You decided to freeze deer meat before processing, but now it is several weeks or months later after your harvest and you have some time to process your meat. The complete steps for processing previously frozen meat are here!


Thaw the gallon freezer bags of meat in the refrigerator. Make sure to put the bags in some kind of container to catch any liquid that leaks out of the bag. Depending on how many frozen bags you have, this can take several days. Don’t let the meat thaw completely if you plan to grind it, just enough that you can pull the different pieces of meat apart to feed them into the grinder. Partially frozen meat is easier to grind. If you are canning the meat, thaw it completely.


If you have a large volume of meat to grind, keep the meat cool while you work through the rest of the meat. Feed the partially frozen meat through your grinder using a course die plate with approximately 3/8” (9.5mm) holes. We do not add any fat to any of our meat, but if you want to, now is the time to incorporate the fat and grind it with the meat. After the first grind with the course plate, switch to a finer plate with 3/16 (4.5 mm) holes and run all the meat through the grinder again. The meat is now ready for wrapping and freezing.

Wrapping and Freezing

Use a plastic container that holds approximately 1.5 – 2 lbs to portion out the ground meat. Place this measured amount on a strip of plastic wrap big enough to completely wrap around the meat. Wrap the plastic wrap around the ground meat and squeeze out any air pockets. Wrap freezer paper around the plastic-wrapped meat and seal edges with masking tape. Label the package with a permanent marker with the species of animal, the year, and the word “burger”.

Canning Previously Frozen Venison Meat

canned deer meat from previously frozen meat

You decided to freeze deer meat before processing, and now you want to can it. After you have safely thawed your venison meat in the refrigerator, you can begin the process of canning it. Canned venison is one of my favorite time-saving tools in the kitchen. Using canned meat helps me get dinner on the table very quickly on those busy weeknights.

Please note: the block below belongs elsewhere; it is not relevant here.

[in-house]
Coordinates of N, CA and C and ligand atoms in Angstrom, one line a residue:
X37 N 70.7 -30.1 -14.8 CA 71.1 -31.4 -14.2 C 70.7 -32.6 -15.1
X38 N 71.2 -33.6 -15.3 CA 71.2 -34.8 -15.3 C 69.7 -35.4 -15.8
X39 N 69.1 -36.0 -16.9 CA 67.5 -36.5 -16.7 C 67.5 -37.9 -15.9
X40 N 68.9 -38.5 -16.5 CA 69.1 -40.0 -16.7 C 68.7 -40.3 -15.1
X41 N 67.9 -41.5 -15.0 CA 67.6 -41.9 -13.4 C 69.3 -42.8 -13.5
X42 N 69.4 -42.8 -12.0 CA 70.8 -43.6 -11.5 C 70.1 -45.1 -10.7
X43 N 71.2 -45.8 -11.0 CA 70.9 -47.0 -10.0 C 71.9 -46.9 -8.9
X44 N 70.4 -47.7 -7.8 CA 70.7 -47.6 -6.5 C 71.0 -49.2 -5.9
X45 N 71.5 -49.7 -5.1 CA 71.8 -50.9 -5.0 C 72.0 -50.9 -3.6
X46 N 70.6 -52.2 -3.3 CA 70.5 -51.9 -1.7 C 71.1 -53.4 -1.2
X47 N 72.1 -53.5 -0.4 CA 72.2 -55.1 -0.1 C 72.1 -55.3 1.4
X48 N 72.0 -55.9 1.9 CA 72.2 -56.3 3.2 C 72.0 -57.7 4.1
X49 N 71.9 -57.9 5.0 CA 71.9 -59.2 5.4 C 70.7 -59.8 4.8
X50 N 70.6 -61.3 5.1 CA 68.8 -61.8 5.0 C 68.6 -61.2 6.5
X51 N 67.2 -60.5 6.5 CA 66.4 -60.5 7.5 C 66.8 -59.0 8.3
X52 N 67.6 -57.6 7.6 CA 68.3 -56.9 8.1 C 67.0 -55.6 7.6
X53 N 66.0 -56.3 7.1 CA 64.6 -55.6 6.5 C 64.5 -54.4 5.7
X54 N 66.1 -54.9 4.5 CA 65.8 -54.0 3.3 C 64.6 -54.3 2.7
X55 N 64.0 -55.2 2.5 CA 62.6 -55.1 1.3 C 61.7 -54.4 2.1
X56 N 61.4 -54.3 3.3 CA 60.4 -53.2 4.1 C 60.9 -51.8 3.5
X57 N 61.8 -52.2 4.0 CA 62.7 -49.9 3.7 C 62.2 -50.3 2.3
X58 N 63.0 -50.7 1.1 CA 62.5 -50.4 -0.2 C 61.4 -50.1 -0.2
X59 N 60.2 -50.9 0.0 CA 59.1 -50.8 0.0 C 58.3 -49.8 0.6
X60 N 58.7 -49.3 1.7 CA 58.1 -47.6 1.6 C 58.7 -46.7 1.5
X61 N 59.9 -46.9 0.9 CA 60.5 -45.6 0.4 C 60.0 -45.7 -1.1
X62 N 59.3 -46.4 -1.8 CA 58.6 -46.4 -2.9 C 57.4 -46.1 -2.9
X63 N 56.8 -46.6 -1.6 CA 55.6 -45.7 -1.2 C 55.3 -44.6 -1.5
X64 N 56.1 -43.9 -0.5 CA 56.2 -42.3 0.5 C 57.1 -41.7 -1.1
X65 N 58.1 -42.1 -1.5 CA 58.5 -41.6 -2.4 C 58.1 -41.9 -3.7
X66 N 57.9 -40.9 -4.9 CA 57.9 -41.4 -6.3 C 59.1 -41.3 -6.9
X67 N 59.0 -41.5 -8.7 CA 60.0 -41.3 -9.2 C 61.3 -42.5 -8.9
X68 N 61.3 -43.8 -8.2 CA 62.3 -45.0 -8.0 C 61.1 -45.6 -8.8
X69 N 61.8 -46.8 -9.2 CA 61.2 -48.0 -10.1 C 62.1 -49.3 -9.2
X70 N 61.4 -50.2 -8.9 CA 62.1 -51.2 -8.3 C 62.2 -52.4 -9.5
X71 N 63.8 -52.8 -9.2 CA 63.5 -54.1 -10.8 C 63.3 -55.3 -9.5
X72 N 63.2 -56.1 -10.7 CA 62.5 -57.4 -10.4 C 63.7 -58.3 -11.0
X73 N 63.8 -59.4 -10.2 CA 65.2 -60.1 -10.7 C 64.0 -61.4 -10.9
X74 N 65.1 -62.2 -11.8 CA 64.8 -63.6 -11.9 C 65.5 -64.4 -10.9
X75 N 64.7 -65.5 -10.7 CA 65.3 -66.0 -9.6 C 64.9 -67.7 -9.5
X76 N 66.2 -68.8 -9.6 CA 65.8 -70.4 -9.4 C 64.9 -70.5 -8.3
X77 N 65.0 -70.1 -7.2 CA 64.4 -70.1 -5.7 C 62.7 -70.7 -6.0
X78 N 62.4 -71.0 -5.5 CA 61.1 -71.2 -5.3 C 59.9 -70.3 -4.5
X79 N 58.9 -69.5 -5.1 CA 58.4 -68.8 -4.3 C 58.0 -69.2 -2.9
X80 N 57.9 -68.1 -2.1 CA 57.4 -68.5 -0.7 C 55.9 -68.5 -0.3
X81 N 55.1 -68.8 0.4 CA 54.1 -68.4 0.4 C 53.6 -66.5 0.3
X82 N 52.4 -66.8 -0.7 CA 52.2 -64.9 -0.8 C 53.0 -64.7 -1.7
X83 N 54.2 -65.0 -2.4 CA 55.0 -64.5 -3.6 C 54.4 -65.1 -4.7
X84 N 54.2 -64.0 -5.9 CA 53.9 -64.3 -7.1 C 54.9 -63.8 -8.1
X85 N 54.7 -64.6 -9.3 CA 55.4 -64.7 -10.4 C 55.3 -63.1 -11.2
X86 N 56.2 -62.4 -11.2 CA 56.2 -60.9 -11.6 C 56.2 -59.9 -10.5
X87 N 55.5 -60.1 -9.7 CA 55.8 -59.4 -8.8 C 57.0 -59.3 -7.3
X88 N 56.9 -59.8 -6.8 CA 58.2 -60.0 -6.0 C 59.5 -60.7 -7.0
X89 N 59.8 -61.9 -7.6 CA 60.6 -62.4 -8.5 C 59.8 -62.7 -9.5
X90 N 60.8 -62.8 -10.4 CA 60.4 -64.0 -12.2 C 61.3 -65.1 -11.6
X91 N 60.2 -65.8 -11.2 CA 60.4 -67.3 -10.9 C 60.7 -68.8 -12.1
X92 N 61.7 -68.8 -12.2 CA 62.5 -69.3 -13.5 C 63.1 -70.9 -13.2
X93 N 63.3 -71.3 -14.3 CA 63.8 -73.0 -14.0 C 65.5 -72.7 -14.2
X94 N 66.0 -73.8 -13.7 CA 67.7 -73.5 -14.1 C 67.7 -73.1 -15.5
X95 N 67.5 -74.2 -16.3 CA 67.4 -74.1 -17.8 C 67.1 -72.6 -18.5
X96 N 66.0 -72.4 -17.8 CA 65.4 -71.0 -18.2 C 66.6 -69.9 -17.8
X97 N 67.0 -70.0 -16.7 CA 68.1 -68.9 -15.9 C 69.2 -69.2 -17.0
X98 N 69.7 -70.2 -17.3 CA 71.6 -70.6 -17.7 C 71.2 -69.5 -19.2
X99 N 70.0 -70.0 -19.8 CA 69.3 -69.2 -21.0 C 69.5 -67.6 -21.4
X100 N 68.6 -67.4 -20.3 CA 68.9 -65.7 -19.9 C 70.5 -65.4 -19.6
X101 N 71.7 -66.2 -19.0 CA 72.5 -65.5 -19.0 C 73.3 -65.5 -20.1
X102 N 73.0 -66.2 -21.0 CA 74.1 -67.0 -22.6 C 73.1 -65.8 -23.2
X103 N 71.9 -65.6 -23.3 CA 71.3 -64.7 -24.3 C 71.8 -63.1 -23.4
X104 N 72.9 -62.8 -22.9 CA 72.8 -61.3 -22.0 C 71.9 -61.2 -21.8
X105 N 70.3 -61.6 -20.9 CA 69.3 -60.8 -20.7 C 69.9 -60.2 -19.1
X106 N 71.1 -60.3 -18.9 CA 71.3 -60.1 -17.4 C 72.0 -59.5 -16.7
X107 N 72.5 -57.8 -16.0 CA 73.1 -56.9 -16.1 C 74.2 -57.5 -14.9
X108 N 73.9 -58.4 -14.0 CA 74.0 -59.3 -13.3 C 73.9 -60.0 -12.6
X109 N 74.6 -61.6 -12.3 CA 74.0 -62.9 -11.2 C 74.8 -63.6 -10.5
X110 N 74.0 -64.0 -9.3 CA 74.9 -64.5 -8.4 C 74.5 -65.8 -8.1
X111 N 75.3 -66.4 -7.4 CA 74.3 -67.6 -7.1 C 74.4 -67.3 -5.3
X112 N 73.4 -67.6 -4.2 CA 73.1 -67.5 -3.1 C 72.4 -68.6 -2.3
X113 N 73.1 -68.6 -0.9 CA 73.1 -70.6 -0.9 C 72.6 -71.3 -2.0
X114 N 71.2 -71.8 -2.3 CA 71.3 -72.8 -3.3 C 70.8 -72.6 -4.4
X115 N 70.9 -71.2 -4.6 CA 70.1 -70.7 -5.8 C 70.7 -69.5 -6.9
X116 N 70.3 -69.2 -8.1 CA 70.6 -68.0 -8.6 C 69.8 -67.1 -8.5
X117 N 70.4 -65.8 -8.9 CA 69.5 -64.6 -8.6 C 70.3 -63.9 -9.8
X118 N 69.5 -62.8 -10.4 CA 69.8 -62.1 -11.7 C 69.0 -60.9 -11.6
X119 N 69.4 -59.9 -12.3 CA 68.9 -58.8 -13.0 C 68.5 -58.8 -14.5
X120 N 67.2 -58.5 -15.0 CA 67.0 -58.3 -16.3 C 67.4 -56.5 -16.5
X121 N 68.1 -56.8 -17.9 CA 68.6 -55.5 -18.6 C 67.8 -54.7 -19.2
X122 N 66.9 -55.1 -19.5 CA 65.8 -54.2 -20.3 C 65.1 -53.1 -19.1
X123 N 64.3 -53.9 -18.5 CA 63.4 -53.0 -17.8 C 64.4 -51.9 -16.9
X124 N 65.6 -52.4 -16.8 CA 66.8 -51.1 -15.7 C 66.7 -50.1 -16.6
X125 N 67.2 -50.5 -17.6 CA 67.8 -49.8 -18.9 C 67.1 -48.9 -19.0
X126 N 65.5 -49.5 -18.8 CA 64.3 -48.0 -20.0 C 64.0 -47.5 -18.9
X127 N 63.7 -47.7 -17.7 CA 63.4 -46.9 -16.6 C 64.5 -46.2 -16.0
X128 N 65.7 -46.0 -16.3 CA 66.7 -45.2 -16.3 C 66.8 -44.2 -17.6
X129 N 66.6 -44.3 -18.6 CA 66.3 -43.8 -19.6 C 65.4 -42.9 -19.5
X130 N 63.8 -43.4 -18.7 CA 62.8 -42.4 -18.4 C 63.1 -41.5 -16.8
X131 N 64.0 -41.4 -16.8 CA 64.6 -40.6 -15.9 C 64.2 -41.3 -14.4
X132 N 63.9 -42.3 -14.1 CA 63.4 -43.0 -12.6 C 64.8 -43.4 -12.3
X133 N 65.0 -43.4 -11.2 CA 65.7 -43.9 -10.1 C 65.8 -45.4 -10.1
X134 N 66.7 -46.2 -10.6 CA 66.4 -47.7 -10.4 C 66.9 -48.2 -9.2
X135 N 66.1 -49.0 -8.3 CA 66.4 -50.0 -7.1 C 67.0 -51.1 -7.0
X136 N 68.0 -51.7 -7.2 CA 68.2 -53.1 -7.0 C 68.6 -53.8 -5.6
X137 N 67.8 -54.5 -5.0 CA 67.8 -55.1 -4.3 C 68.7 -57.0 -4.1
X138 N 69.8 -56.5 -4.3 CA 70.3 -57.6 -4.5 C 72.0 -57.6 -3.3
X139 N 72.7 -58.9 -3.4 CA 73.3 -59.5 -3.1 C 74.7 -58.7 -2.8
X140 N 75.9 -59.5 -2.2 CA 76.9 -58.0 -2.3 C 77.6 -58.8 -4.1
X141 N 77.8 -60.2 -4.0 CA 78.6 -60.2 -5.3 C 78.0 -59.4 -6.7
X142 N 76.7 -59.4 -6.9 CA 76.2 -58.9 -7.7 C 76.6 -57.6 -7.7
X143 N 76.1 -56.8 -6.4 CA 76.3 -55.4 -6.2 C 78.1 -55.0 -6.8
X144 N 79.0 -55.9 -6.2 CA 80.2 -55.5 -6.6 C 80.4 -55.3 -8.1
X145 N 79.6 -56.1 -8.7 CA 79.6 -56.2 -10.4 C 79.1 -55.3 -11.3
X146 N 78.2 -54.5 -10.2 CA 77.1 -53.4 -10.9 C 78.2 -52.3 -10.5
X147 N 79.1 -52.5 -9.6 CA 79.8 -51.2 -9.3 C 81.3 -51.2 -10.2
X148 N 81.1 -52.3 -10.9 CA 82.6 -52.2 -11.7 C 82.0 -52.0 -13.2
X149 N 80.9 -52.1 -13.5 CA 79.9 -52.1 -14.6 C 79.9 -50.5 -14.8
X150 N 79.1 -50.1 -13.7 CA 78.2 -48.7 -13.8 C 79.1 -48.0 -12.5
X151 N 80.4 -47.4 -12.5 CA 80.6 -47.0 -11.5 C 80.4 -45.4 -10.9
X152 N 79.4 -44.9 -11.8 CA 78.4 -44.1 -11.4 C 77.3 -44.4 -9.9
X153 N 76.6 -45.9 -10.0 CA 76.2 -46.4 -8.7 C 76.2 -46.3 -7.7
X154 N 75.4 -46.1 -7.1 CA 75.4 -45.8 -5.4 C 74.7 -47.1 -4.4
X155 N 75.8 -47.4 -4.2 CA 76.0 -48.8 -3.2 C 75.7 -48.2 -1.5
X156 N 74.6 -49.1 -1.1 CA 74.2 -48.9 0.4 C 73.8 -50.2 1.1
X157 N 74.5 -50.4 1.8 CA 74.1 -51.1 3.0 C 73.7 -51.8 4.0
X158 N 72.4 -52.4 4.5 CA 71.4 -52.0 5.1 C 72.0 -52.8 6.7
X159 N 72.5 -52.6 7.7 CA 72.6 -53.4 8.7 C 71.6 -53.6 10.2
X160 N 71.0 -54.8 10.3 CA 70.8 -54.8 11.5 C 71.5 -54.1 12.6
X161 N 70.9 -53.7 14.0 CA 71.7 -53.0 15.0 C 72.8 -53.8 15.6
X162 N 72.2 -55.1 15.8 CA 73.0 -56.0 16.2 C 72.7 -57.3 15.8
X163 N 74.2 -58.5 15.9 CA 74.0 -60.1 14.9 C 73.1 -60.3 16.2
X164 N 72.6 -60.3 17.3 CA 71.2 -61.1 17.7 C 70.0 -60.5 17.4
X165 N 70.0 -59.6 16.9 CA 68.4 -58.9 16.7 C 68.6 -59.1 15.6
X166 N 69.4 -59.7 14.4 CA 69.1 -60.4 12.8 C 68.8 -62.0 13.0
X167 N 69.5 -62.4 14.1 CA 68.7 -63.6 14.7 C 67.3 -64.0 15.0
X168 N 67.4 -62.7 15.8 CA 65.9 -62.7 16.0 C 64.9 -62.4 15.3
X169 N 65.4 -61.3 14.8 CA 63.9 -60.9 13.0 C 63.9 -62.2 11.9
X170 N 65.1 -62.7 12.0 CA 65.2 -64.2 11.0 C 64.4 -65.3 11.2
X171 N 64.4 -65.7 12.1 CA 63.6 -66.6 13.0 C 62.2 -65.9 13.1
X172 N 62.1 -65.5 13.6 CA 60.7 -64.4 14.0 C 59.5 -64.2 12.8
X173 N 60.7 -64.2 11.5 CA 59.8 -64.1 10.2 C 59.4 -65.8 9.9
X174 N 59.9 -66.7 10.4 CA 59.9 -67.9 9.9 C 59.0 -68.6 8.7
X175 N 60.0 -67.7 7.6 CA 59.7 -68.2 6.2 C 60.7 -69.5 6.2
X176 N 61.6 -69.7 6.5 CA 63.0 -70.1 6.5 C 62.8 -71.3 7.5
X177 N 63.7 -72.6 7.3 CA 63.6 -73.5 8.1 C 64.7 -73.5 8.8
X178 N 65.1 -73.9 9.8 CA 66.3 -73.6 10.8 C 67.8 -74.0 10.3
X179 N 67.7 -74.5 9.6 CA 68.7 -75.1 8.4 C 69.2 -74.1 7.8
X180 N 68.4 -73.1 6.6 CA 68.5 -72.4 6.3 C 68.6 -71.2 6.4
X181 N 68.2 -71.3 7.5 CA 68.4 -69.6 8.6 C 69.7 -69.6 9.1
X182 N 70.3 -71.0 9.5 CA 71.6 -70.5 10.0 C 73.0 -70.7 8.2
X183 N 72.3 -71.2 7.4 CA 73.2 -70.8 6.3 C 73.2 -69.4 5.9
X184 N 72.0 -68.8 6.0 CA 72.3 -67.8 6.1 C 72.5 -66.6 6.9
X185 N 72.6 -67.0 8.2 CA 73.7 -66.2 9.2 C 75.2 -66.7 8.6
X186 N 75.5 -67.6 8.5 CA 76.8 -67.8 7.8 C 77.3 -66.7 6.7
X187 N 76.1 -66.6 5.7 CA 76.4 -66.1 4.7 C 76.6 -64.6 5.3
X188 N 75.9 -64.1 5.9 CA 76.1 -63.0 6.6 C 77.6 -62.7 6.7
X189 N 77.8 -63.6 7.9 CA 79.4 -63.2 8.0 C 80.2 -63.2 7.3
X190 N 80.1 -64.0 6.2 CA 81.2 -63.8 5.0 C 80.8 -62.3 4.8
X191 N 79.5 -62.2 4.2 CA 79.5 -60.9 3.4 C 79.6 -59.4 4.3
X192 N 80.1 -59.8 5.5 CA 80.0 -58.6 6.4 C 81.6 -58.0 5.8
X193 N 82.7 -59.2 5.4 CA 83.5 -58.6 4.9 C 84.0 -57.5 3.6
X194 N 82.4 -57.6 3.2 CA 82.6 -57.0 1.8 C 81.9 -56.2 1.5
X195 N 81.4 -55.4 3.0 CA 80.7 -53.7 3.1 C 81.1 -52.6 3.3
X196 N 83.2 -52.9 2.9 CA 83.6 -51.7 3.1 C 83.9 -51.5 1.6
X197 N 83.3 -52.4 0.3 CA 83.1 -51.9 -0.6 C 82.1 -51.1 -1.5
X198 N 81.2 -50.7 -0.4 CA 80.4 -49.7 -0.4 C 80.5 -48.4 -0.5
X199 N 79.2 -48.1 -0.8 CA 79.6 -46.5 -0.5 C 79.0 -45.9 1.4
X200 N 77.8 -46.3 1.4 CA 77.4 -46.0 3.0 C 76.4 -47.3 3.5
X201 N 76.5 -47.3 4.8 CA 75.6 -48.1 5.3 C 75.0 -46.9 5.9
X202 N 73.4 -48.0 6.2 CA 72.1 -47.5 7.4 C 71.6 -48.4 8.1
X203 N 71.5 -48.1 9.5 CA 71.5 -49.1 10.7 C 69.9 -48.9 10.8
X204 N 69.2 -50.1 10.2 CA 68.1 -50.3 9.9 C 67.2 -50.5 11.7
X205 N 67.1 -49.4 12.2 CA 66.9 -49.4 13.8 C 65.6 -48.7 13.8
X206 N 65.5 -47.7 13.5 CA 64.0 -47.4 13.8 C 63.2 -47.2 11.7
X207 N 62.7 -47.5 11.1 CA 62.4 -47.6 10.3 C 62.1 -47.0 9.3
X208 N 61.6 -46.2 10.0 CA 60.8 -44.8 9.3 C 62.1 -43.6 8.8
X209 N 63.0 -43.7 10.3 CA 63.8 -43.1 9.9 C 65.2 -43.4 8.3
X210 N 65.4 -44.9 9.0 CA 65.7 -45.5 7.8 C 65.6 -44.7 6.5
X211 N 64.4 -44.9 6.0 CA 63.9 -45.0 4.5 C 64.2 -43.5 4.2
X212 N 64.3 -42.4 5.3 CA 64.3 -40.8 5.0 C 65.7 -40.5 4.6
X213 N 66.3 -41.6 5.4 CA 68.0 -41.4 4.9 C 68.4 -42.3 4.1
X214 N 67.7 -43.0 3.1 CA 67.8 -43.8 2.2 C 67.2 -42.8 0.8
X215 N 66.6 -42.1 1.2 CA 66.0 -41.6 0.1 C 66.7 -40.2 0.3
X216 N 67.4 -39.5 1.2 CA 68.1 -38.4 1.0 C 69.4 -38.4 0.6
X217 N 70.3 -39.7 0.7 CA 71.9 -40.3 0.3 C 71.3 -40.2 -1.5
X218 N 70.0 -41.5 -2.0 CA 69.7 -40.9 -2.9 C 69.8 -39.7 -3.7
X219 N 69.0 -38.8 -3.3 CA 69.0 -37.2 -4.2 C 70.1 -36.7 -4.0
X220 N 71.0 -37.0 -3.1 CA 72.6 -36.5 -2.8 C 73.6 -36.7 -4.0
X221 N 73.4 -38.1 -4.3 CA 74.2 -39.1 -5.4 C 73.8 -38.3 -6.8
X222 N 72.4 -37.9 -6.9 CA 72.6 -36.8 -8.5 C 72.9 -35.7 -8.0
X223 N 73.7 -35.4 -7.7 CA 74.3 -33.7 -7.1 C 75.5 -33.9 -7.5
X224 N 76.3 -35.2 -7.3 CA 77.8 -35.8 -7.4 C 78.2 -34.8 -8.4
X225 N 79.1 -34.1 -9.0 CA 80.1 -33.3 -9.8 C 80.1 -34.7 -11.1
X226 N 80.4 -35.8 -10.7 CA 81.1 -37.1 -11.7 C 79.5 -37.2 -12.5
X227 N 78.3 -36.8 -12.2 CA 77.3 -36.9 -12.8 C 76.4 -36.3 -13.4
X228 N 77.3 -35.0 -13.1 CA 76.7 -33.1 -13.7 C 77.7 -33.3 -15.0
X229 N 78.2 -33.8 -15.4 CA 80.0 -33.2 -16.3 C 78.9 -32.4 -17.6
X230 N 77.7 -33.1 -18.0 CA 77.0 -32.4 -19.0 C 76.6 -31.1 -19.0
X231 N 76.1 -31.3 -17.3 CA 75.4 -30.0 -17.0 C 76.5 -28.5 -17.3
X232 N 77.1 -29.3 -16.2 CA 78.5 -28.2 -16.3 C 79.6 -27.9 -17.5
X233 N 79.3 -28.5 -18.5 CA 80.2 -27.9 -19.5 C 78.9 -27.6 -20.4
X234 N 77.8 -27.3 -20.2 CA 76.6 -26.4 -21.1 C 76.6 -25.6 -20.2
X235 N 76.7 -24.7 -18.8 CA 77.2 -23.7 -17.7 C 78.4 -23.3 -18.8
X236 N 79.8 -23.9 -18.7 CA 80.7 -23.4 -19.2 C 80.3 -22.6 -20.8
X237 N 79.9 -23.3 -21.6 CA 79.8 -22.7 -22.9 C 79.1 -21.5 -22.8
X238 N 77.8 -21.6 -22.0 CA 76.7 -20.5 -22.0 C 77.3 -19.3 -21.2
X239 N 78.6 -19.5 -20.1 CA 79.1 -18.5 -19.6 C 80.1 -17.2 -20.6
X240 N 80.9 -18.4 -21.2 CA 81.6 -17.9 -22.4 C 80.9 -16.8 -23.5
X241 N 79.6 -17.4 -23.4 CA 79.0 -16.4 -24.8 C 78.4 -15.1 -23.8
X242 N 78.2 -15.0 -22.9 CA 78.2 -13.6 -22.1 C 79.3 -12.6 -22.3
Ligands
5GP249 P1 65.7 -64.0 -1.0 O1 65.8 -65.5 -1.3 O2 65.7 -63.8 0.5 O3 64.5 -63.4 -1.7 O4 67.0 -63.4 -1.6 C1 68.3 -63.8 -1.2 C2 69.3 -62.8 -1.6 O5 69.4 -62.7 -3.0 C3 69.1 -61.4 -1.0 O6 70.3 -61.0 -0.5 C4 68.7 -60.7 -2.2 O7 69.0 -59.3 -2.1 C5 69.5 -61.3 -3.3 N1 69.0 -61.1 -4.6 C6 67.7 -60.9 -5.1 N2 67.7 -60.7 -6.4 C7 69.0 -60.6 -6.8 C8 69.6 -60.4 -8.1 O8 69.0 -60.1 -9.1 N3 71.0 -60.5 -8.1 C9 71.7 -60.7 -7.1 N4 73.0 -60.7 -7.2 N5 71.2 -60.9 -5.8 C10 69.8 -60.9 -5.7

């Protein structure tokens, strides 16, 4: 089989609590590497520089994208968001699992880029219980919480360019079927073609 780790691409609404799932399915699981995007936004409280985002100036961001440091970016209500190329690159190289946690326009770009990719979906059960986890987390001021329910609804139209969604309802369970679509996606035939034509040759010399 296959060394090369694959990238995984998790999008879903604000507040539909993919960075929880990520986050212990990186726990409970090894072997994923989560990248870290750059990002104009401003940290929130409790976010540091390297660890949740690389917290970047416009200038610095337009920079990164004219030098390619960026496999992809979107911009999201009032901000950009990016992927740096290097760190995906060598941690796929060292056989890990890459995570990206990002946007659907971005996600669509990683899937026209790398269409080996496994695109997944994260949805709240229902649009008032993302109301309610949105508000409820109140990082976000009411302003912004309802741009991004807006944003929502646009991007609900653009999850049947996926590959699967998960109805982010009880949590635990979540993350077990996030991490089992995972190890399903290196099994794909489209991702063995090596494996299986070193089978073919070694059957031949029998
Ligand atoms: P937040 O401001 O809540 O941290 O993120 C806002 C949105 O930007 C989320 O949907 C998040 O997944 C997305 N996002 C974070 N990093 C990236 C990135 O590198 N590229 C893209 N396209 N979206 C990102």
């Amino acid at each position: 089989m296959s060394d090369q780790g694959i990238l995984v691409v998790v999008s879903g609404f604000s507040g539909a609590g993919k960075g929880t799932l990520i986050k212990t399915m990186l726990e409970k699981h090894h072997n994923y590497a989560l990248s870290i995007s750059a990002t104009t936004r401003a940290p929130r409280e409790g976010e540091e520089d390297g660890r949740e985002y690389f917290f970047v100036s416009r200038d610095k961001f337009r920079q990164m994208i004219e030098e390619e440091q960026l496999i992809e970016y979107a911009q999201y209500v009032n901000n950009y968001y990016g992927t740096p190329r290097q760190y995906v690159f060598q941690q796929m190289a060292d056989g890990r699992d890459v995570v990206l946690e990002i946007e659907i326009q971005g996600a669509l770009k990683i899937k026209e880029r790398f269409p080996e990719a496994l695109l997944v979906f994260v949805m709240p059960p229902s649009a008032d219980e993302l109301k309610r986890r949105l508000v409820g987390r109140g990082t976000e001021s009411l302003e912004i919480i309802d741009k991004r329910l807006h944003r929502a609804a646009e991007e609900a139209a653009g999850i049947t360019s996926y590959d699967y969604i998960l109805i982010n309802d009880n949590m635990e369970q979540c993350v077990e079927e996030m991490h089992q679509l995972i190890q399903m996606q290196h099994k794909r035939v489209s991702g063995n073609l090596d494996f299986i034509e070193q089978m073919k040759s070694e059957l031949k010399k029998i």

Canning previously frozen venison uses the same process as canning fresh meat. Venison is a low-acid food. You MUST use a pressure canner to can venison.

There are two methods to pressure can venison. Either one works great, but I prefer the raw pack method because it takes less time and the results are really good. Think pot roast in a jar.

Raw Pack:

Add 1 teaspoon of salt per quart jar, if desired. Fill jars with raw meat pieces, leaving a 1-inch headspace. Pack the meat pieces tightly. Do not add liquid. Adjust lids and process.

Hot Pack:

Precook venison until at least rare by roasting, stewing, or browning in a small amount of fat. Add 1 teaspoon of salt per quart to the jar, if desired. Fill jars with pieces and add boiling broth, meat drippings, water, or tomato juice, leaving 1 inch headspace.

Process Time:

Pint Jars

After jars are filled, process pint jars for 75 minutes at 10 lbs. of pressure for altitudes below 1000 feet. Process pint jars for 75 minutes at 15 lbs. of pressure for altitudes above 1000 feet.

Quart Jars:

After jars are filled, process quart jars for 90 minutes at 10 lbs. of pressure for altitudes below 1000 feet. Process quart jars for 90 minutes at 15 lbs. of pressure for altitudes above 1000 feet.

Share your ideas!

Do you freeze deer meat before processing? Drop a comment below to discuss!